By Rich Heidorn Jr.
QUEBEC CITY, Quebec — Regulators’ call for a generator weatherization requirement faces an uphill battle if prior history and feedback at last week’s NERC Member Representatives Committee meeting are any indication.
NERC’s Steven Noess and FERC’s Heather Polzin gave the MRC a briefing on the FERC/NERC report released last month on their joint investigation into the cold weather event that nearly forced load shedding in MISO South on Jan. 17, 2018.
FERC and NERC said the findings indicated the need for reliability rules requiring generator owners and operators to winterize their units and provide their reliability coordinators and balancing authorities with information about their preparations. (See FERC Orders Cold Weather Reliability Standard.)
But several commenters at the MRC questioned regulators’ authority to issue such requirements, citing arguments that helped sink such an initiative in 2013.
During the 2018 event, abnormal cold and higher-than-forecast demand caused MISO and SPP to seek voluntary load reductions — and would have forced shedding of firm load if the next worst single contingency had occurred in MISO South.
The report found 44% of outages were either directly or likely related to the extreme cold and that one-third of generator owners/operators who had outages, derates or failures to start did not have winterization procedures. Limited gas supplies also contributed to the problems.
The report echoed FERC and NERC’s recommendation for a winterization standard in their joint report on the February 2011 cold snap in Texas and New Mexico. That incident resulted in load shedding in the ERCOT, Salt River Project and El Paso Electric territories.
The 2011 report said NERC staff had concluded there would be a reliability benefit from “amending the [Emergency Preparedness and Operations] reliability standards to require generator owner/operators to develop, maintain and implement plans to winterize plants and units prior to extreme cold weather.”
SRP proposed a standard authorization request in July 2012. But after receiving comments mostly in opposition, the Standards Committee rejected the SAR in June 2013.
PJM had noted that Texas had last experienced the extreme weather seen in 2011 about 20 years prior. “It is illogical for a generator owner to invest money in a project today when the project becomes useful only once in 20 years,” the RTO said.
Public Service Enterprise Group and the Electric Power Supply Association had contended FERC and NERC lacked the authority for such a standard, saying requirements related to generation adequacy are outside the boundaries of Federal Power Act Section 215, which Congress approved in 2005 to authorize mandatory reliability standards.
“Adequacy regulations remain under the authority of the states,” EPSA said. PSEG agreed, saying generation adequacy issues “are properly addressed by either organized markets or by state or local regulators.” (Indeed, a high generator outage rate during the 2014 polar vortex led PJM to approve its Capacity Performance program, which imposed tougher penalties for generator nonperformance.)
In its July 2013 letter rejecting the SAR, the Standards Committee cited the Operating Committee’s adoption of a generator winter readiness guideline.
Noess, NERC’s director of regulatory programs, said the organization’s videos, lessons learned, guidance and outreach have improved overall generator performance. “This is really intended to set a baseline of minimum expectations for those that may not have reacted or responded the same way as others to all those other recommendations,” he said.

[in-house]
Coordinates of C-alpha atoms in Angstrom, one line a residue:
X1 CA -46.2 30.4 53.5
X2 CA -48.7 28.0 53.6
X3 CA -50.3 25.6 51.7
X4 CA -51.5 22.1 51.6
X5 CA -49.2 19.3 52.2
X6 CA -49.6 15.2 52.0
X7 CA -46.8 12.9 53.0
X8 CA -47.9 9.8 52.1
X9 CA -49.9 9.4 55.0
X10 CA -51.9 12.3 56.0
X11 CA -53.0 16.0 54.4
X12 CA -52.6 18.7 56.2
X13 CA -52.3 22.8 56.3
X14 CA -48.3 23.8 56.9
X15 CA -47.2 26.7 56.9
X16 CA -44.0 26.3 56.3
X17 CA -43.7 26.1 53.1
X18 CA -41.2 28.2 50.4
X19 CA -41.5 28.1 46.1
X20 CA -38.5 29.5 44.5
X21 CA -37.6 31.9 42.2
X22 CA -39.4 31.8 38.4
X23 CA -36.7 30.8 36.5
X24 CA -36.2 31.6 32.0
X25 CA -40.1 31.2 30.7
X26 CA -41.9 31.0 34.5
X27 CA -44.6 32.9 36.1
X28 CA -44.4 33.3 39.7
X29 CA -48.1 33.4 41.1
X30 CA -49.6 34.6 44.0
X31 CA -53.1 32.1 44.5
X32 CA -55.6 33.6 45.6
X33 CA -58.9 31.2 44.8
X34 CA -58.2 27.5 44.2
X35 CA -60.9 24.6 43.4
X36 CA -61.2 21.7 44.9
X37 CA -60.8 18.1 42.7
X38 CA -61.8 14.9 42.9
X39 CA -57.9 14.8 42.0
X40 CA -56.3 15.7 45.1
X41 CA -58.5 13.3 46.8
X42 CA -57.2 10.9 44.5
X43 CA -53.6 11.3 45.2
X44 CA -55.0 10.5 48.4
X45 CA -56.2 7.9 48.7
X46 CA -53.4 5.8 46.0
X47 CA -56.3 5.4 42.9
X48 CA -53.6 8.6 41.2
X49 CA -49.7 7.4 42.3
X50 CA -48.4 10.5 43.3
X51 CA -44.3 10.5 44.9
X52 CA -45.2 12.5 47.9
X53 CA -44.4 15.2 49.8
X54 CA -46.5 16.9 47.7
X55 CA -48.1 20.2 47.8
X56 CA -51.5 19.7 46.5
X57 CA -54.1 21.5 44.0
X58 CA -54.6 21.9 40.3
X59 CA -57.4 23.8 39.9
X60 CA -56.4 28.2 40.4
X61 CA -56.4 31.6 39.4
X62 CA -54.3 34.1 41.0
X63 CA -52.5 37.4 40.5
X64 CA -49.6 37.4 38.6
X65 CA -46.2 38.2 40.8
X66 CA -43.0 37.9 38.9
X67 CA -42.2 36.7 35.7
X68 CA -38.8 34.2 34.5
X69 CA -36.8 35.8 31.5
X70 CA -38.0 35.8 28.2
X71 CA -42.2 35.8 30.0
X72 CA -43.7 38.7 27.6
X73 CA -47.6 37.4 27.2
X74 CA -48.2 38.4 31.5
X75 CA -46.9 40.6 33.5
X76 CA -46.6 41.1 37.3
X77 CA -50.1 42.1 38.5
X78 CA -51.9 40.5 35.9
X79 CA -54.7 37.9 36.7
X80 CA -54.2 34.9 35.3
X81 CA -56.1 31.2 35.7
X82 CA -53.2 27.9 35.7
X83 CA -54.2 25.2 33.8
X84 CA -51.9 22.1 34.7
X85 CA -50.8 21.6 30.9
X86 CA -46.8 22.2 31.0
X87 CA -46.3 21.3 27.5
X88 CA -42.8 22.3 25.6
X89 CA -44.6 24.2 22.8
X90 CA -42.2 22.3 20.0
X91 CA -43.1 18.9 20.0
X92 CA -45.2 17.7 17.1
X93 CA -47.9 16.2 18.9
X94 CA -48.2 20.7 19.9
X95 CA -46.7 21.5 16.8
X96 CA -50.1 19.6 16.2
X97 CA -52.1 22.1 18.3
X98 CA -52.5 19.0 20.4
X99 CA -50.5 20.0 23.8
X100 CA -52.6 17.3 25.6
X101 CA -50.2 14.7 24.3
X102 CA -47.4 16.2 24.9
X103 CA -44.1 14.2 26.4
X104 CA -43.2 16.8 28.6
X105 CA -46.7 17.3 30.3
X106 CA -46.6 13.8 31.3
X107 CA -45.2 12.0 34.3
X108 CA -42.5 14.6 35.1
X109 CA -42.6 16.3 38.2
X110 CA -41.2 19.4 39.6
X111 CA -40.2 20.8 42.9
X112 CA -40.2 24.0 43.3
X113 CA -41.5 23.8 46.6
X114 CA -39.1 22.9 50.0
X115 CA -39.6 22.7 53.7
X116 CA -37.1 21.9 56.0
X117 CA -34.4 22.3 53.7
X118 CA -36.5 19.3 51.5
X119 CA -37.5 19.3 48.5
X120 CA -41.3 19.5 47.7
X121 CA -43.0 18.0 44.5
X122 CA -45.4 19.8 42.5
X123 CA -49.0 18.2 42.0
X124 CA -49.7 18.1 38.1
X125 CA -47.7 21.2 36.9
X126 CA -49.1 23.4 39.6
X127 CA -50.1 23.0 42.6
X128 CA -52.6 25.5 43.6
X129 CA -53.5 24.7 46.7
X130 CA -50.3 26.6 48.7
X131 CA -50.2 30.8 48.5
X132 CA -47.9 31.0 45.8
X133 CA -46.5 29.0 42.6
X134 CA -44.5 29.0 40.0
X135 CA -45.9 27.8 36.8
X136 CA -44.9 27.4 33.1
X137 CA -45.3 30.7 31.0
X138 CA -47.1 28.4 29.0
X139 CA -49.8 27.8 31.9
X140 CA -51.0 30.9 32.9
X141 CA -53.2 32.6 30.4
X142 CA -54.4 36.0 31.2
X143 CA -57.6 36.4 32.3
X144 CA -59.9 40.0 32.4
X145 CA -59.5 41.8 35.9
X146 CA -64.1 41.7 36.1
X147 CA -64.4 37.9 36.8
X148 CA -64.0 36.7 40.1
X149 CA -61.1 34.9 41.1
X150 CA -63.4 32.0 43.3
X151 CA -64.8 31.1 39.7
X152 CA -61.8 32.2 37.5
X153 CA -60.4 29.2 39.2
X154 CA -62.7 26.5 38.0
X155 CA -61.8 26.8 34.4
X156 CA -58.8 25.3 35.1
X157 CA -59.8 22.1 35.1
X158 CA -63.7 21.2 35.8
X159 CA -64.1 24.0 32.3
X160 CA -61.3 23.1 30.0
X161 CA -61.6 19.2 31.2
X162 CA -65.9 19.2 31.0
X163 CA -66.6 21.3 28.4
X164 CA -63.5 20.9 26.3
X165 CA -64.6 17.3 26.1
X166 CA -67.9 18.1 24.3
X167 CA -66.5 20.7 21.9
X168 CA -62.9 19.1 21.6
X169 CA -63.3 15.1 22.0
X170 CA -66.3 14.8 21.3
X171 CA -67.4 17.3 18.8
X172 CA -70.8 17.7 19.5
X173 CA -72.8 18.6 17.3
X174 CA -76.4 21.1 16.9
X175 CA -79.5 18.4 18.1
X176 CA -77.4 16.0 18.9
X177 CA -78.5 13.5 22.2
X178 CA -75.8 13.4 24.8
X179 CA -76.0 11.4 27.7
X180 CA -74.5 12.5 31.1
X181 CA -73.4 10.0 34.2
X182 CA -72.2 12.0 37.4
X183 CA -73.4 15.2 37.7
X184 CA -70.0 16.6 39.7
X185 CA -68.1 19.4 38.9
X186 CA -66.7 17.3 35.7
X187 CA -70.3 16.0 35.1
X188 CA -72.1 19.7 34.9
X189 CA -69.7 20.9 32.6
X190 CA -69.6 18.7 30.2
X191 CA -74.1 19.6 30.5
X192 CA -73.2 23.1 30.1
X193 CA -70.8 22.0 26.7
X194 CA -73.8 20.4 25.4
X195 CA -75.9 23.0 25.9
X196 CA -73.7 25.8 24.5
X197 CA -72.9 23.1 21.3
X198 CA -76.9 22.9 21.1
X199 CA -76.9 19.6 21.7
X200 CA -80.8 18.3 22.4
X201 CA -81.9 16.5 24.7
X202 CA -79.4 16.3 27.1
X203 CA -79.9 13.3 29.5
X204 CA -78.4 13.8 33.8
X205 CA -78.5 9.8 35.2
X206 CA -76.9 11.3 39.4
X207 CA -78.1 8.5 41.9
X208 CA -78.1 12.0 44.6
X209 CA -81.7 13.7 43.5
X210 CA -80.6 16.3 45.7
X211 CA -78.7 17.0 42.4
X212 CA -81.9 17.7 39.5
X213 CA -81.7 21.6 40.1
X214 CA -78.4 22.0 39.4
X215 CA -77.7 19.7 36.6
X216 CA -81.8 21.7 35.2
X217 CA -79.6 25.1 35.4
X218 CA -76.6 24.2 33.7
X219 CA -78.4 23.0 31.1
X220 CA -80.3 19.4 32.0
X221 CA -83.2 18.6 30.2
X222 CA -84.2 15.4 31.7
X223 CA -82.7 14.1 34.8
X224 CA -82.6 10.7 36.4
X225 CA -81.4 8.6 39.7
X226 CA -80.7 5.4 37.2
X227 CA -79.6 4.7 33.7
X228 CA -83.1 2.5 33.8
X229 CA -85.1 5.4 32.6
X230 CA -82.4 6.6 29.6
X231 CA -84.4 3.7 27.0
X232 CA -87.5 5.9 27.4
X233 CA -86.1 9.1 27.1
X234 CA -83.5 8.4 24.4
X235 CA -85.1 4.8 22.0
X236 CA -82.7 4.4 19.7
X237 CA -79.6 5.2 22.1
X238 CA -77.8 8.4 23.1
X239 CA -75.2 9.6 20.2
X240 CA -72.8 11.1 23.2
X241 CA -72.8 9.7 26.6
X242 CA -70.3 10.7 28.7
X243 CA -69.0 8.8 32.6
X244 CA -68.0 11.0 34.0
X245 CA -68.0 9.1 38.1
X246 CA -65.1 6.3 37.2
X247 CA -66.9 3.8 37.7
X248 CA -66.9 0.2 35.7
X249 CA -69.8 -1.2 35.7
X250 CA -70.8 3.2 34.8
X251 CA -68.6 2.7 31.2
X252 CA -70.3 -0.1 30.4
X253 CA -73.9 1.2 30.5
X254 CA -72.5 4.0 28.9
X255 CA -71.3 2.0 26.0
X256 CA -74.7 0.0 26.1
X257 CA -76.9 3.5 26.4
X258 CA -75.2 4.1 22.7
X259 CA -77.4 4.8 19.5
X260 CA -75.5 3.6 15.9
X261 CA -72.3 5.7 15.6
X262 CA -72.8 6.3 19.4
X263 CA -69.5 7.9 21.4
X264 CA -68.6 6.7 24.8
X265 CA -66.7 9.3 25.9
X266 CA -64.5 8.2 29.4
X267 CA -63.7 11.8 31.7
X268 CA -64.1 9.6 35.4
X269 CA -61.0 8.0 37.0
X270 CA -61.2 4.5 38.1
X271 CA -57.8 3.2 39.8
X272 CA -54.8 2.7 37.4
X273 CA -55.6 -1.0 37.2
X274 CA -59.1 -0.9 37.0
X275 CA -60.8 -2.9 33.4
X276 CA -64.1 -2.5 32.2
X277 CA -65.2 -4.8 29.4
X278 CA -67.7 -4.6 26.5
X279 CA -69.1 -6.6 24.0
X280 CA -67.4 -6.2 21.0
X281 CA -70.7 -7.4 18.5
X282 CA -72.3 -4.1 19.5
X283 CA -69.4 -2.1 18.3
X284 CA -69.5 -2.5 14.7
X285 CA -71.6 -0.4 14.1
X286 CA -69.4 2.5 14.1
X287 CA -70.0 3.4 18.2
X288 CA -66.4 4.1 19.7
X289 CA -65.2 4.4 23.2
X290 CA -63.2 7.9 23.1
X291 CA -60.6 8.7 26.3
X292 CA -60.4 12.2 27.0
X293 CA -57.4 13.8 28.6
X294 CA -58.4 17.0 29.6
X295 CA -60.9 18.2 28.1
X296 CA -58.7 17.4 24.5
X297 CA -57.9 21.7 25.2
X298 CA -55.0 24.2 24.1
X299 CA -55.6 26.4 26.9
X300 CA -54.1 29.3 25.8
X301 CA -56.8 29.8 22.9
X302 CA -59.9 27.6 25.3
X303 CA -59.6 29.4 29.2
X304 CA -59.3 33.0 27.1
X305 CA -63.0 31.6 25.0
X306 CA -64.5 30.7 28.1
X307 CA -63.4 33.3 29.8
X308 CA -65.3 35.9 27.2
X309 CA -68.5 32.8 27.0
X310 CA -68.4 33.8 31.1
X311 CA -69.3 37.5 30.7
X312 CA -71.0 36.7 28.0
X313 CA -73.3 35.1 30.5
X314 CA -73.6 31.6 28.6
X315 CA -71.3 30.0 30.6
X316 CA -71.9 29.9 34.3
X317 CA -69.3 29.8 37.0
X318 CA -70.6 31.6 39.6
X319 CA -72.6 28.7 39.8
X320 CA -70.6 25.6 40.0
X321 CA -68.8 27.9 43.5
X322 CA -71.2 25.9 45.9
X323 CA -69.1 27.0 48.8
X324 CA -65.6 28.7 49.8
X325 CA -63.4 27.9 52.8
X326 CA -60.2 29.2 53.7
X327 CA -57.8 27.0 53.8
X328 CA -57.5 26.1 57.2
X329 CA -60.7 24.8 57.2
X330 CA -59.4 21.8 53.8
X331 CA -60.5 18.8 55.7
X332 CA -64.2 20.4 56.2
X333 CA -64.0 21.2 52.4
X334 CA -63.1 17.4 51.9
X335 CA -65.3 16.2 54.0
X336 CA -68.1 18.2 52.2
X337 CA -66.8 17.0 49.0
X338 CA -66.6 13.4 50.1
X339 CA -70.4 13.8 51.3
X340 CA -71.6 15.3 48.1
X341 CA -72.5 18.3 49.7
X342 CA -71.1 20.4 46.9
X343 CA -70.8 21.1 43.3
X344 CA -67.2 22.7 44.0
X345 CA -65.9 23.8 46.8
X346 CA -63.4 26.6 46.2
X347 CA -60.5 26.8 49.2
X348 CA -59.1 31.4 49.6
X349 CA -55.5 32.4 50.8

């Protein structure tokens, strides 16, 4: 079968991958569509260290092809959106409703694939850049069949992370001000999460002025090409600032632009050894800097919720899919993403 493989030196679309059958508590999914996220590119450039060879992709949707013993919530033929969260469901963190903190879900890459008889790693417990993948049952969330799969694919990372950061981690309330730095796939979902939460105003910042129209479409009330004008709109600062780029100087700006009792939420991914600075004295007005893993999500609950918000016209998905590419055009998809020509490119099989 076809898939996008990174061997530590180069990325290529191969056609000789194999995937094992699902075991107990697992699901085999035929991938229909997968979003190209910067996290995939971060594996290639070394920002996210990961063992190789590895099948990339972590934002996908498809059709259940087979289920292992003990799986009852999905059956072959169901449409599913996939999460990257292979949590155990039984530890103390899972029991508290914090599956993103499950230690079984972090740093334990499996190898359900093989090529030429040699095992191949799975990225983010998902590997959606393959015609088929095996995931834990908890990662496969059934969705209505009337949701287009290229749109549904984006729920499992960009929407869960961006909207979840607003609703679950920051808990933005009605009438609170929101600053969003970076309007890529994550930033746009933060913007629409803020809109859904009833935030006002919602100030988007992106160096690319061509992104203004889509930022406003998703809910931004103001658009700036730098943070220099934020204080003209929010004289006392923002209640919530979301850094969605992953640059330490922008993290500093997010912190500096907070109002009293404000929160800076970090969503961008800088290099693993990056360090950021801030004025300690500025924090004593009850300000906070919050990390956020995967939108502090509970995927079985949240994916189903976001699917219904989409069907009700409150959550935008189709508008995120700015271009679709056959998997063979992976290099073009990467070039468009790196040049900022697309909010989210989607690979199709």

Trustee Fred Gorbet noted the report’s finding that more than one-third of the GO/GOPs that lost generation during the MISO South event did not have a winterization plan. “That means that two-thirds of the units … did have plans,” he said. “I find that troubling as well.”
But the new call for a mandatory standard also faced some skepticism.
Martin Sidor, director of regulatory compliance for NRG Energy, said that while generator performance was “embarrassing,” he questioned whether a standard is the answer. “While I agree with the intent, I don’t know if it would be appropriate to execute it. … I would urge caution on something like this,” he said.
Devin Hartman, CEO of the Electricity Consumers Resource Council, said the MISO South incident is of particular interest to the industrial customers who make up his membership, which represents large loads on the Gulf Coast.
But he said a standard might encroach on “procurement decisions that are otherwise subject to prudency reviews” by state regulators. He asked whether the joint team had any estimates on the costs of complying with a standard.
Polzin, an attorney-advisor in FERC’s Office of Enforcement, said they had not. “The reason is because we’re only proposing that there be a SAR … [to create] an industry stakeholder process and that that feedback would come at that time,” she said.
Andy Dodge, director of FERC’s Office of Electric Reliability, urged stakeholders to read the new report. “I think the report is very objective. It’s very data-based. It tells a factual story of what actually took place. I think the conclusions are very well documented. … I think the recommendations are very reasonable,” he said. “In my opinion, this is just basic good practices. … I don’t see these as extreme recommendations.”
At the very least, Polzin said, grid operators should be aware of the winter capability of the generators in their footprint.
Generators that choose not to invest in weatherization may be forgoing potential revenue and conceding “if it goes below 10 degrees, I’m just not going to show up,” she said. “For me, personally … that’s fine. But the important thing is: Does you RC and BA know that you’re making that decision?”